Bruce Hamilton documents medical trip to Vietnam
Medical team helping children with facial deformities
If you noticed Bruce Hamilton was missing from Channel 4's anchor desk, it's because he's in Vietnam documenting a trip by a group of local doctors helping children with facial deformities.
He arrived last week in Hoi An, which is about 30 kilometers south of Da Nang, a prominent staging area during the Vietnam war.
IMAGES: Bruce's first pictures from Vietnam
Bruce is staying in a quaint village with French roots and is traveling with a talented team of doctors, nurses and medical professionals from Jacksonville on a medical mission.
The mission of the trip is to help children who have been victimized by mother nature's mistakes.
The first patient is a baby who has a cleft palate. Dr Barry Steinberg is going to do a surgical origami and fix that.
The children receiving help have trouble eating and are often shunned in their villages because of their deformities.
The baby and the mother traveled from a mountain village 70 miles away to get to the team.
Another baby who made the trip with his father has eye problems. Not only is this a physical deformity, but it creates other issues - social, educational and vision, all which hopefully will be fixed thanks to the team and the surgery.
Bruce said one girl's smile lit up the room when the team was doing triage. She has a black spot on her face called a hairy nevus which is physically grotesque. She's made fun of and it could be cancerous. It's a congenital issue.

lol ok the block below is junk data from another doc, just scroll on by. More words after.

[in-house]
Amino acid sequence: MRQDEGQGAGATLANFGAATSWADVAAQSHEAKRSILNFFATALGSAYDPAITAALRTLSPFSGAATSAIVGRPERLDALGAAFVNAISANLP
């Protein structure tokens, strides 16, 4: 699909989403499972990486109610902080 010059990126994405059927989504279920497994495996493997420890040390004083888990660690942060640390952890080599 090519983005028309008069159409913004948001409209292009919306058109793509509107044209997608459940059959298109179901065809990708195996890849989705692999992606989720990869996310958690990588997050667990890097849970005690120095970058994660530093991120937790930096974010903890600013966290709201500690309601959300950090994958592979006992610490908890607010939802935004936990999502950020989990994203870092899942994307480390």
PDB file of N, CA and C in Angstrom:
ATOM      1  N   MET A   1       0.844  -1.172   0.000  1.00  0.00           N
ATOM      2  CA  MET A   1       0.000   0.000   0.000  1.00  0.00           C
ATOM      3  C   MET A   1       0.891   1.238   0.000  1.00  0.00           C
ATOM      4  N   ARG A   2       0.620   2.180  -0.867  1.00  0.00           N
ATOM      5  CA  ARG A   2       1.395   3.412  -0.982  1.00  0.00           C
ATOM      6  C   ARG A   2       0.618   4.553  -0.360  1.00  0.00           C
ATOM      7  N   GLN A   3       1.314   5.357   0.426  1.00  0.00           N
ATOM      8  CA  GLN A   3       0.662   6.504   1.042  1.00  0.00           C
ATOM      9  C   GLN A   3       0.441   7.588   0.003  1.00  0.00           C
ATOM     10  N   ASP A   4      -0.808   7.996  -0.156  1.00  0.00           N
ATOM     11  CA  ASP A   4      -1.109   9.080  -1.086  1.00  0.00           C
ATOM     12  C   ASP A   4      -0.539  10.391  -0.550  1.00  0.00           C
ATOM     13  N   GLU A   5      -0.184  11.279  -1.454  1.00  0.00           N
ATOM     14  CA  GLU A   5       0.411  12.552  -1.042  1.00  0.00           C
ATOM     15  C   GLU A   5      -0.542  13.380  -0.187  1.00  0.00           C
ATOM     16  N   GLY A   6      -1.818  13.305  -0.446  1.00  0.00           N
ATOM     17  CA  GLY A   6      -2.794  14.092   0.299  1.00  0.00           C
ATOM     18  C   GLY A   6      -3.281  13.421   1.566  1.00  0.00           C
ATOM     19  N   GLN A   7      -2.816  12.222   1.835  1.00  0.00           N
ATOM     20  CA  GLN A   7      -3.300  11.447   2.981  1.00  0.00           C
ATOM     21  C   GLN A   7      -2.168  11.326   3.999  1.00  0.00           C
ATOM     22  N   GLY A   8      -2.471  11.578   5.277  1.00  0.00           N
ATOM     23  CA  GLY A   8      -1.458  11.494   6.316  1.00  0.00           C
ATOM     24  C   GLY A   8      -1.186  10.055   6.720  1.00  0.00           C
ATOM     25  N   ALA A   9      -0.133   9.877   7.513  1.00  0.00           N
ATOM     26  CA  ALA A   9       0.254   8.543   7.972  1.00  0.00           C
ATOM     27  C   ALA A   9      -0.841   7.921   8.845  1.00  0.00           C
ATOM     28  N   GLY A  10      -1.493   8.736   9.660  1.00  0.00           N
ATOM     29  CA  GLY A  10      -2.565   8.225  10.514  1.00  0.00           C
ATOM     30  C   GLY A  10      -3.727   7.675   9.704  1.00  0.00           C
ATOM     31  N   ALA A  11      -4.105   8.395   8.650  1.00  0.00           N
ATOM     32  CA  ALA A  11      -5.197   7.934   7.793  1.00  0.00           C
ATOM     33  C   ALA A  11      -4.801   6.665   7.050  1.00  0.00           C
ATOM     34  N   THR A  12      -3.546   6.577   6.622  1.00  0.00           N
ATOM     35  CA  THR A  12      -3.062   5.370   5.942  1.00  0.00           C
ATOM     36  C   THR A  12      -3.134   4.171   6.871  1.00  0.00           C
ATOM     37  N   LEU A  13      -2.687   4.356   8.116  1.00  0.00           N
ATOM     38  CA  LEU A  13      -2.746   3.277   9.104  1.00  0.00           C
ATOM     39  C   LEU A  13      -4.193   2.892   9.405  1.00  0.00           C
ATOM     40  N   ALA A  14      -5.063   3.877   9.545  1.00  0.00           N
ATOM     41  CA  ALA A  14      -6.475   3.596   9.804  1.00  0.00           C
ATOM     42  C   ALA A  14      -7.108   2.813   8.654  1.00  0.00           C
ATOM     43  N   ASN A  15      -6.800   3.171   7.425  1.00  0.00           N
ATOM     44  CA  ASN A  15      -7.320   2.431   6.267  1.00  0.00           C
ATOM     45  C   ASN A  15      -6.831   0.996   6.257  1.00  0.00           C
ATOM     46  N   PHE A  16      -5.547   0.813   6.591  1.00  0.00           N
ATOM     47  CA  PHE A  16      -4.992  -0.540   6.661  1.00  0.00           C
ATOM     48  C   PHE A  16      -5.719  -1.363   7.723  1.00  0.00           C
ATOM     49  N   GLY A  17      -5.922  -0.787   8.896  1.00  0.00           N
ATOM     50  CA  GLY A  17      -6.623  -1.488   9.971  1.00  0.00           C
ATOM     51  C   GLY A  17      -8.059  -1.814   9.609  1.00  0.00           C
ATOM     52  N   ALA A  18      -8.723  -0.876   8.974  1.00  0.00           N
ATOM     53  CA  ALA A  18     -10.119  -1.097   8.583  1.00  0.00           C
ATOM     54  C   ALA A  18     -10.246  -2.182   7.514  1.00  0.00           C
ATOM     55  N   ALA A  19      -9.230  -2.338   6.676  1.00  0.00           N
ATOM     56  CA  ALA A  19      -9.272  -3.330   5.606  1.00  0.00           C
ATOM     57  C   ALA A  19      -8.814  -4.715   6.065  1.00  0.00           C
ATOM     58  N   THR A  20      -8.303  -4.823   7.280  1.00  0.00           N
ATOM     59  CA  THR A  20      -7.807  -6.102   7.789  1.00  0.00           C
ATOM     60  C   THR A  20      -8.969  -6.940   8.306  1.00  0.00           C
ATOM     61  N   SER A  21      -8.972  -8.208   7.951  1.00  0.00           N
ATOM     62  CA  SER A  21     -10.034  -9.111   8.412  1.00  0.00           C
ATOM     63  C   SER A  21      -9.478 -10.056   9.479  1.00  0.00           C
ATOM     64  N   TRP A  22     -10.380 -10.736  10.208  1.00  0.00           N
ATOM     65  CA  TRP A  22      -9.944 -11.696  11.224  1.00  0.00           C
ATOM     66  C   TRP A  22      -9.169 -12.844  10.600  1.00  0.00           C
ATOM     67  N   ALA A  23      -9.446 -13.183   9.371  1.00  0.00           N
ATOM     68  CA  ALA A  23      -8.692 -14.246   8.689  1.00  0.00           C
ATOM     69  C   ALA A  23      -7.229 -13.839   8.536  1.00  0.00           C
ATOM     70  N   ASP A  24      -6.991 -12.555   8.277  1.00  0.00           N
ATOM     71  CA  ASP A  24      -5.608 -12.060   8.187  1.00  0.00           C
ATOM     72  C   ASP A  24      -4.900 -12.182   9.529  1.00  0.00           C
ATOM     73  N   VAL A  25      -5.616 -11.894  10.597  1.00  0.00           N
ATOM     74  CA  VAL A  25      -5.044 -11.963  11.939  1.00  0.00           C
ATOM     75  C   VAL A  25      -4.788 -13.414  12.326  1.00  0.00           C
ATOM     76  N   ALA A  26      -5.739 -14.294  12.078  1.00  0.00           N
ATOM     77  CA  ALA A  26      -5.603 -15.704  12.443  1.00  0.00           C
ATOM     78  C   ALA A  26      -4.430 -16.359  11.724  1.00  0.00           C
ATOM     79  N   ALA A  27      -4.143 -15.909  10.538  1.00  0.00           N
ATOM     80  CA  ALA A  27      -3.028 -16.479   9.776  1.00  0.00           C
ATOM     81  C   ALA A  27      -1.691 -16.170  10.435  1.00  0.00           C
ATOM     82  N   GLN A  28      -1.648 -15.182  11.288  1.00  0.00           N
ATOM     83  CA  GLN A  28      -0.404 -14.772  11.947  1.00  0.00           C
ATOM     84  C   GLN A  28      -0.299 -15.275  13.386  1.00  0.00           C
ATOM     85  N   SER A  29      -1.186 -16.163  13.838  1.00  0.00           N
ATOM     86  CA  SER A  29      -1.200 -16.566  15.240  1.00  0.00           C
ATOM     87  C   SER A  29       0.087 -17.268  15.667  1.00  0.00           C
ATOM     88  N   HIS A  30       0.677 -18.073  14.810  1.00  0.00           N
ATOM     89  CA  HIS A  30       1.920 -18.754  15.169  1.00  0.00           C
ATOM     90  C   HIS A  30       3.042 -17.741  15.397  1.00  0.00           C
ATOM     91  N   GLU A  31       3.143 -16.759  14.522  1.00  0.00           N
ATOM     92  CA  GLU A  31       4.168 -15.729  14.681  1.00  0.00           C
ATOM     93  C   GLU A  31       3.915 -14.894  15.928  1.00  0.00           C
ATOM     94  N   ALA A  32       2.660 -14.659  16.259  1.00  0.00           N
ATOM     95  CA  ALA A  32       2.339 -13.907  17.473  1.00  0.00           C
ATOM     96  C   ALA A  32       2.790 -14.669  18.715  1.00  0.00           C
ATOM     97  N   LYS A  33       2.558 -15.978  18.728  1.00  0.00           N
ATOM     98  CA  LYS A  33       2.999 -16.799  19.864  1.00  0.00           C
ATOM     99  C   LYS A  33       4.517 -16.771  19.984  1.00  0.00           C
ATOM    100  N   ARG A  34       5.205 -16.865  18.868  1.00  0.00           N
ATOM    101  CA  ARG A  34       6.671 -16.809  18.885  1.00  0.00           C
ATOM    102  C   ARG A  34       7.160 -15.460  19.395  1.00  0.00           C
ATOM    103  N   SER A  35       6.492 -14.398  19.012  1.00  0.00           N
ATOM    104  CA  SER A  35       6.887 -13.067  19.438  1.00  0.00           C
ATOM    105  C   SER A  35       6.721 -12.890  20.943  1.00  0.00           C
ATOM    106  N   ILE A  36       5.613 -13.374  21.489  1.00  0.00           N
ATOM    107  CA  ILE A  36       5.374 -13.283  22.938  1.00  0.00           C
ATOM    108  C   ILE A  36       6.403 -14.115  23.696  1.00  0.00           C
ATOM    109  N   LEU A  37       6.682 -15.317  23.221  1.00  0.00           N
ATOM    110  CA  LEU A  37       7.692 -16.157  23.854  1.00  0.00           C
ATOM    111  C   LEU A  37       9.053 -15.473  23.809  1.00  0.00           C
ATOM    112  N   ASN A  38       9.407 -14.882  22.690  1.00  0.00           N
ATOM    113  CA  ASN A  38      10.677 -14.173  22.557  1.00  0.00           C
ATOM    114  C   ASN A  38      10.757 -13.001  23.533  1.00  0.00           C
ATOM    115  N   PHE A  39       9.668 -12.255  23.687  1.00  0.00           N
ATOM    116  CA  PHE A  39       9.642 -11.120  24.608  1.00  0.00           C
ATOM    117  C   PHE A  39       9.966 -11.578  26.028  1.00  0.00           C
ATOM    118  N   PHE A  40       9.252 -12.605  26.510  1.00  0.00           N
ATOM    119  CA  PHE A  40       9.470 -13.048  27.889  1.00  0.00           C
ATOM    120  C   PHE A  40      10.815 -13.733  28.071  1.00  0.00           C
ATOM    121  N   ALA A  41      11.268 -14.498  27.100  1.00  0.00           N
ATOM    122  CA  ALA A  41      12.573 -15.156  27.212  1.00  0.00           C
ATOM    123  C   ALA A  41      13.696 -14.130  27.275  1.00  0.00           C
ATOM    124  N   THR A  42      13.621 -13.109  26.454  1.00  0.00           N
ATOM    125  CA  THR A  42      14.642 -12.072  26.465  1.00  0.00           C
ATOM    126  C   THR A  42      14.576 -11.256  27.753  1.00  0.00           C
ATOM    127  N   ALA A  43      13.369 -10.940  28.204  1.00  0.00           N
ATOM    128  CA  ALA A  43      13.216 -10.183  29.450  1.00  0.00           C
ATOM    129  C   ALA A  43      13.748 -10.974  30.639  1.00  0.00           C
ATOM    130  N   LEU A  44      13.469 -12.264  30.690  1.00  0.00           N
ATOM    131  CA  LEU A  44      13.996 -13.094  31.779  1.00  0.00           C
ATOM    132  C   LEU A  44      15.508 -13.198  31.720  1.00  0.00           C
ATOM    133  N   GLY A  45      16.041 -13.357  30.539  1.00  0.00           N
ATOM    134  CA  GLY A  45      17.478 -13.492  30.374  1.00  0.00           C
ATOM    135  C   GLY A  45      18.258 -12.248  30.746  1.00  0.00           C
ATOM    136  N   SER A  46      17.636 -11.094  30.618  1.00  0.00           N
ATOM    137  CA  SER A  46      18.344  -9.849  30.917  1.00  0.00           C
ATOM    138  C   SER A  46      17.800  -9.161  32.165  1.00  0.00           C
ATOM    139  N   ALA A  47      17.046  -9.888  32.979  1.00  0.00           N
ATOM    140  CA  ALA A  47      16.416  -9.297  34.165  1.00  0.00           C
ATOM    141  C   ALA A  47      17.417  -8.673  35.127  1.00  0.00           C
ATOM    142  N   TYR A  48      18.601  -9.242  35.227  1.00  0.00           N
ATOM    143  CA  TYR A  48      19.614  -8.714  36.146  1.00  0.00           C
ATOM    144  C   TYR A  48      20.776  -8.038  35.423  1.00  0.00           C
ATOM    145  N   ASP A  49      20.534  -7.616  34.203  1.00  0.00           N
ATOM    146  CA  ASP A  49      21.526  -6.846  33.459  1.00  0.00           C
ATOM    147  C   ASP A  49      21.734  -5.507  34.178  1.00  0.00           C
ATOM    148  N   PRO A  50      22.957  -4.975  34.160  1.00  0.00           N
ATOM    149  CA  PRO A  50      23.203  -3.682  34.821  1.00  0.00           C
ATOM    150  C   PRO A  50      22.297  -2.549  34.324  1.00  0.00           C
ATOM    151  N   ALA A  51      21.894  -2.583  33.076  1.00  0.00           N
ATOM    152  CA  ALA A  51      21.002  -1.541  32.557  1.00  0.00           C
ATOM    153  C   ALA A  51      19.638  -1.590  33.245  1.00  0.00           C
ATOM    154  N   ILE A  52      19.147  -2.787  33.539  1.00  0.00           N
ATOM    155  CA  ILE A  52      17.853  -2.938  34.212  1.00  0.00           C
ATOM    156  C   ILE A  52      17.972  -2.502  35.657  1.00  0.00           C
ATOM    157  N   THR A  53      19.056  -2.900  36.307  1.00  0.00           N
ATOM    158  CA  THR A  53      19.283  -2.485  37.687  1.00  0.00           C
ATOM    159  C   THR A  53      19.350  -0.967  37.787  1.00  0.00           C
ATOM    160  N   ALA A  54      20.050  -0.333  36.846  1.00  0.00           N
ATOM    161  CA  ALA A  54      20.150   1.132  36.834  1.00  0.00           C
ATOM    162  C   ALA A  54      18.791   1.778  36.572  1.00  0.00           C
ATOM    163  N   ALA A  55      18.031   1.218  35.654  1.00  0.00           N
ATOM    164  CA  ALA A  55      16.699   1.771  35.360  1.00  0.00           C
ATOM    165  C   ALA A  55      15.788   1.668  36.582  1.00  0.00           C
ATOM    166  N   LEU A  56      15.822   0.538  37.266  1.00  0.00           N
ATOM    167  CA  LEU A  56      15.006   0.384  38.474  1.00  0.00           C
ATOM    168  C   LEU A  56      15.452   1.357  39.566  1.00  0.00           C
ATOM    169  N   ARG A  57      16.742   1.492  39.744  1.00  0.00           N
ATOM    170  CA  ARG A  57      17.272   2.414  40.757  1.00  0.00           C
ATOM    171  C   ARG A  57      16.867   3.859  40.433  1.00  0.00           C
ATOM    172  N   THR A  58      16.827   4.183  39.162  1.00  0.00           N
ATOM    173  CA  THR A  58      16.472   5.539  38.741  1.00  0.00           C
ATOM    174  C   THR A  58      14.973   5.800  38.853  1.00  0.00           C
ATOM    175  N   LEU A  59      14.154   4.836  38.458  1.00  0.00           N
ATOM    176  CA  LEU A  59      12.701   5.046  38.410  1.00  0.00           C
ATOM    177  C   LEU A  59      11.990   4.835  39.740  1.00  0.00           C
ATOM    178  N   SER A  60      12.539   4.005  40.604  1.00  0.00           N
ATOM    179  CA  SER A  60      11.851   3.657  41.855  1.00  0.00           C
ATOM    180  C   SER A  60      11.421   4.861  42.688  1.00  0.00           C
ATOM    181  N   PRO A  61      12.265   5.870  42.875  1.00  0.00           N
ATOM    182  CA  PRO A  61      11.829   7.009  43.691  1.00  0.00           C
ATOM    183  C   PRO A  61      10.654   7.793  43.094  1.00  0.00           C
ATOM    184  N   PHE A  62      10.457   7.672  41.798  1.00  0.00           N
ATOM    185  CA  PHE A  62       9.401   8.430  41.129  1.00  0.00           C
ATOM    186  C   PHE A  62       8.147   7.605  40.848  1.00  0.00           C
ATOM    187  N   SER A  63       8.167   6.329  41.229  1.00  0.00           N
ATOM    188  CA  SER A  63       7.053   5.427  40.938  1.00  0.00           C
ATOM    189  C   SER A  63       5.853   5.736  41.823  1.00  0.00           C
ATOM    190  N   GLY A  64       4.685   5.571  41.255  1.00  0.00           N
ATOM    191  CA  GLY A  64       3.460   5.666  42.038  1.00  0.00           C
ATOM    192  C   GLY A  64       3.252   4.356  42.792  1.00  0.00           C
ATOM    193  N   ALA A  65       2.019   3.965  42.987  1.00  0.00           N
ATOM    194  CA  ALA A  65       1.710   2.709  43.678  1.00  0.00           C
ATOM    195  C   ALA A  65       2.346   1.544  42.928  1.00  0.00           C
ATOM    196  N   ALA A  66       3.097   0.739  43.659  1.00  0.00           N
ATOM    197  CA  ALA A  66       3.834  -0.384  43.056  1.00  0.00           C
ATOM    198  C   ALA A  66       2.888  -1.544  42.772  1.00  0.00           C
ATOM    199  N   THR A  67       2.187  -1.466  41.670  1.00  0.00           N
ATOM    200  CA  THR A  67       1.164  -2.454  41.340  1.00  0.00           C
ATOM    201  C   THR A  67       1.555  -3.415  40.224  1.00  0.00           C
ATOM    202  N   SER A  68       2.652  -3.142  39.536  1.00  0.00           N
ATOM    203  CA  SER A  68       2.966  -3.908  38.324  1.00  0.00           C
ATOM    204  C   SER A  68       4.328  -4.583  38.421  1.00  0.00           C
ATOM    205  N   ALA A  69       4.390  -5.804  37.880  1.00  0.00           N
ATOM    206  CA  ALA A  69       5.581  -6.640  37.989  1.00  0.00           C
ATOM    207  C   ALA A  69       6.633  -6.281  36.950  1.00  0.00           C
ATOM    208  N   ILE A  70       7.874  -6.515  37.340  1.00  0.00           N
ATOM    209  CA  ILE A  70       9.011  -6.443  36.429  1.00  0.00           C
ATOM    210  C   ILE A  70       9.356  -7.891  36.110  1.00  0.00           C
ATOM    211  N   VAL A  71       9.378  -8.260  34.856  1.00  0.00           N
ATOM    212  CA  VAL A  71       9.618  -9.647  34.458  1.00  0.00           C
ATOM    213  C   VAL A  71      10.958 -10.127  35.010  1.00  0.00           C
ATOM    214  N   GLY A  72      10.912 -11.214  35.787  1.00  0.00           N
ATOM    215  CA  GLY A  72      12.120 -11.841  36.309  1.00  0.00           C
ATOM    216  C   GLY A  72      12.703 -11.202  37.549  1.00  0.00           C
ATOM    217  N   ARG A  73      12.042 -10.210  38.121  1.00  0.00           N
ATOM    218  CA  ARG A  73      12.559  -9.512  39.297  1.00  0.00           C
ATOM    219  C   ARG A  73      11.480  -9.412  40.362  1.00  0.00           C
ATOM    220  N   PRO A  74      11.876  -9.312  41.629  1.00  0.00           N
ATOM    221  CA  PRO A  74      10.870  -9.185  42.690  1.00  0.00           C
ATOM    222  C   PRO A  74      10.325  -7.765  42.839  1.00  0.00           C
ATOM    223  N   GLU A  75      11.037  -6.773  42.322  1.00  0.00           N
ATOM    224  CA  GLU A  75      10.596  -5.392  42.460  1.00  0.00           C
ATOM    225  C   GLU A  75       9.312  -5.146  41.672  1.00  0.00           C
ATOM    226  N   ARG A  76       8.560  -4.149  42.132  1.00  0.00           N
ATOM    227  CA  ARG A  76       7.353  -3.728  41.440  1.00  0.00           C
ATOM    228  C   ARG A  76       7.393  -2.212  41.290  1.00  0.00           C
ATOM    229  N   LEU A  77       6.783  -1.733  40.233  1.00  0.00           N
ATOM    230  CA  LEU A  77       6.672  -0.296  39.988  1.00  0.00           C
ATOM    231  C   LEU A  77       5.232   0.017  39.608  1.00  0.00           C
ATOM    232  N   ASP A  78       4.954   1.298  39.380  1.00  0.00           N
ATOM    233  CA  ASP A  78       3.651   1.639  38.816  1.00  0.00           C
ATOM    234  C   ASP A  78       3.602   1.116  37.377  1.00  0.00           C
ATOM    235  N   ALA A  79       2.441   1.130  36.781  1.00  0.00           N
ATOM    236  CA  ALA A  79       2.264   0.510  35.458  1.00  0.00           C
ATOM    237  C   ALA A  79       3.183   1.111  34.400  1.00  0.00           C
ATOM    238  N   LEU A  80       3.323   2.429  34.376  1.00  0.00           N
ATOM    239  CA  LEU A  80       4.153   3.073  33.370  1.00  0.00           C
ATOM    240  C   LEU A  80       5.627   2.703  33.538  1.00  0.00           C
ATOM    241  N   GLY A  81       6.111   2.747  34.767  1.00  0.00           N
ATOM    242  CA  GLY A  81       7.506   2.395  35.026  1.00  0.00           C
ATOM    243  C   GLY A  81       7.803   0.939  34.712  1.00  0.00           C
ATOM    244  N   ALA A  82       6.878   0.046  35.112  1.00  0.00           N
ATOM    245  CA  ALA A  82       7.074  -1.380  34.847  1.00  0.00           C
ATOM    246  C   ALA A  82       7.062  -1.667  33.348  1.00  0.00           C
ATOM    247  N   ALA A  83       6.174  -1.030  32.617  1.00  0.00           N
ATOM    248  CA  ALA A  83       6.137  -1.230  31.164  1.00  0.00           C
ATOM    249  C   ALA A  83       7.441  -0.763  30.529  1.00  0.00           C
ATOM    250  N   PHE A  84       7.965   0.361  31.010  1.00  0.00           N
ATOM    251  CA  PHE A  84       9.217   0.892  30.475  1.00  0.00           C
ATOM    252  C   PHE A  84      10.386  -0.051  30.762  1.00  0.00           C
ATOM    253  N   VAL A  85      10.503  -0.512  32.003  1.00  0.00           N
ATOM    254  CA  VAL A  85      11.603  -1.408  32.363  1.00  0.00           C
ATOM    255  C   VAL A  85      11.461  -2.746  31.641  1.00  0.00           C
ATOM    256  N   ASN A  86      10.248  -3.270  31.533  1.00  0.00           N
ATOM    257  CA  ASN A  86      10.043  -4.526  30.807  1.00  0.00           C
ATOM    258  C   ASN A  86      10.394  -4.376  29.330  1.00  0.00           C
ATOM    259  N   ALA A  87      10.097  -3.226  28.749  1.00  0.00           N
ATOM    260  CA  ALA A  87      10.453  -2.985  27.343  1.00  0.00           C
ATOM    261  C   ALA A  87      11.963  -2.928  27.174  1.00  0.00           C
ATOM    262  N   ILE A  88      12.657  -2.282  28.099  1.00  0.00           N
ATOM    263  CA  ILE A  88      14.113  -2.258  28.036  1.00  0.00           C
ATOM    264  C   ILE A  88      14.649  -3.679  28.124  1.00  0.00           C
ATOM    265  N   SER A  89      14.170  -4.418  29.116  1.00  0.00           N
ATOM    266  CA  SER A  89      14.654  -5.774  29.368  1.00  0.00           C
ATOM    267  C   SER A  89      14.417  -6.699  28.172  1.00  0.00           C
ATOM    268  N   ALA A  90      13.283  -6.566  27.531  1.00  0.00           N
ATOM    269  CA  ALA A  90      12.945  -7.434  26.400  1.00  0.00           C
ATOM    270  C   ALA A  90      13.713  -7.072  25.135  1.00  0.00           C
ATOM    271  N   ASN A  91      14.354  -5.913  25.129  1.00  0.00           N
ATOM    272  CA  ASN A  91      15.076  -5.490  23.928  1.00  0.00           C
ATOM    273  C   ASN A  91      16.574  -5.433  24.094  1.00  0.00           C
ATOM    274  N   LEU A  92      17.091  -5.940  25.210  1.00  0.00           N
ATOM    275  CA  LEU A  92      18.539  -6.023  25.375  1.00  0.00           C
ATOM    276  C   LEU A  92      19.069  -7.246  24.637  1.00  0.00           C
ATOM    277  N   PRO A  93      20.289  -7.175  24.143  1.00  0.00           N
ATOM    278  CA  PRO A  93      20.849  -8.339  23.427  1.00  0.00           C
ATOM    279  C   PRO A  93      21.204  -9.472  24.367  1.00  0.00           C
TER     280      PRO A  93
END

The talented group of medical professionals will fix that. They're gathered in Vietnam to triage, to decide which cases they can effectively handle.
It's an emotional process and they said they become sad, even distraught, when they have to turn children away.
Bruce and the team traveled 11,000 miles and over 36 hours to get there. Bruce will be with the team in Hoi An until the end of the week and Bruce said there will be some amazing stories to tell.
Channel 4 will update this story throughout the week, and when Bruce returns, he'll go more in depth, taking you inside the lives of the children and families and into the operation room. Bruce says the children tug at his heart strings, and it likely will for others who learn their stories.
You can find out more about the medical team and support their work by visiting FacingFutures.org.
You can also keep up with Bruce's journey on his Facebook page, as well as Channel 4's Twitter page.
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